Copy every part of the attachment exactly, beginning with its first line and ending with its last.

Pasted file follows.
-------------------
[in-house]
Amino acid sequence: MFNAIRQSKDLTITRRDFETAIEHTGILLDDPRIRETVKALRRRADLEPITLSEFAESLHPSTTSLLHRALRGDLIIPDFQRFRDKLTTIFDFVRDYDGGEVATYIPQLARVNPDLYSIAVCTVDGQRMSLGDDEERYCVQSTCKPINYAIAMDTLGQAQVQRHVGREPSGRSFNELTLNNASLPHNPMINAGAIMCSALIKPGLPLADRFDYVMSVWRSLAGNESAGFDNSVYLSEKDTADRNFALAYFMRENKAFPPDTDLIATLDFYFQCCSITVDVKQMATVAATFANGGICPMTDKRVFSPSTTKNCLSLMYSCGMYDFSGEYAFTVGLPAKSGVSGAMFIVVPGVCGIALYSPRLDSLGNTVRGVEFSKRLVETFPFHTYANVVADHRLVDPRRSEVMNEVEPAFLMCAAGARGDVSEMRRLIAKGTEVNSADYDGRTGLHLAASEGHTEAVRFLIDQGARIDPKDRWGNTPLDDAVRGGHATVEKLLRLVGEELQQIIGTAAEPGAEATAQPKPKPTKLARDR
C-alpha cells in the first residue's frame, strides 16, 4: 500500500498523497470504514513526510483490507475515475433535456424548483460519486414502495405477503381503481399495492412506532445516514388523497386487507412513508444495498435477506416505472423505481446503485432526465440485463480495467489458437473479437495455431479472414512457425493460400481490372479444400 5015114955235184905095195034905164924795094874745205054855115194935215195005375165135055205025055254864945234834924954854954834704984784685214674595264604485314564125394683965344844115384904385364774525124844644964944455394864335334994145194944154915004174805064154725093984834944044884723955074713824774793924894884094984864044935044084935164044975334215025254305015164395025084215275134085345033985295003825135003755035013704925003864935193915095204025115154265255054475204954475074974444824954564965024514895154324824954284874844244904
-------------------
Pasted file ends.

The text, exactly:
[in-house]
Amino acid sequence: MFNAIRQSKDLTITRRDFETAIEHTGILLDDPRIRETVKALRRRADLEPITLSEFAESLHPSTTSLLHRALRGDLIIPDFQRFRDKLTTIFDFVRDYDGGEVATYIPQLARVNPDLYSIAVCTVDGQRMSLGDDEERYCVQSTCKPINYAIAMDTLGQAQVQRHVGREPSGRSFNELTLNNASLPHNPMINAGAIMCSALIKPGLPLADRFDYVMSVWRSLAGNESAGFDNSVYLSEKDTADRNFALAYFMRENKAFPPDTDLIATLDFYFQCCSITVDVKQMATVAATFANGGICPMTDKRVFSPSTTKNCLSLMYSCGMYDFSGEYAFTVGLPAKSGVSGAMFIVVPGVCGIALYSPRLDSLGNTVRGVEFSKRLVETFPFHTYANVVADHRLVDPRRSEVMNEVEPAFLMCAAGARGDVSEMRRLIAKGTEVNSADYDGRTGLHLAASEGHTEAVRFLIDQGARIDPKDRWGNTPLDDAVRGGHATVEKLLRLVGEELQQIIGTAAEPGAEATAQPKPKPTKLARDR
C-alpha cells in the first residue's frame, strides 16, 4: 500500500498523497470504514513526510483490507475515475433535456424548483460519486414502495405477503381503481399495492412506532445516514388523497386487507412513508444495498435477506416505472423505481446503485432526465440485463480495467489458437473479437495455431479472414512457425493460400481490372479444400 5015114955235184905095195034905164924795094874745205054855115194935215195005375165135055205025055254864945234834924954854954834704984784685214674595264604485314564125394683965344844115384904385364774525124844644964944455394864335334994145194944154915004174805064154725093984834944044884723955074713824774793924894884094984864044935044084935164044975334215025254305015164395025084215275134085345033985295003825135003755035013704925003864935193915095204025115154265255054475204954475074974444824954564965024514895154324824954284874844244904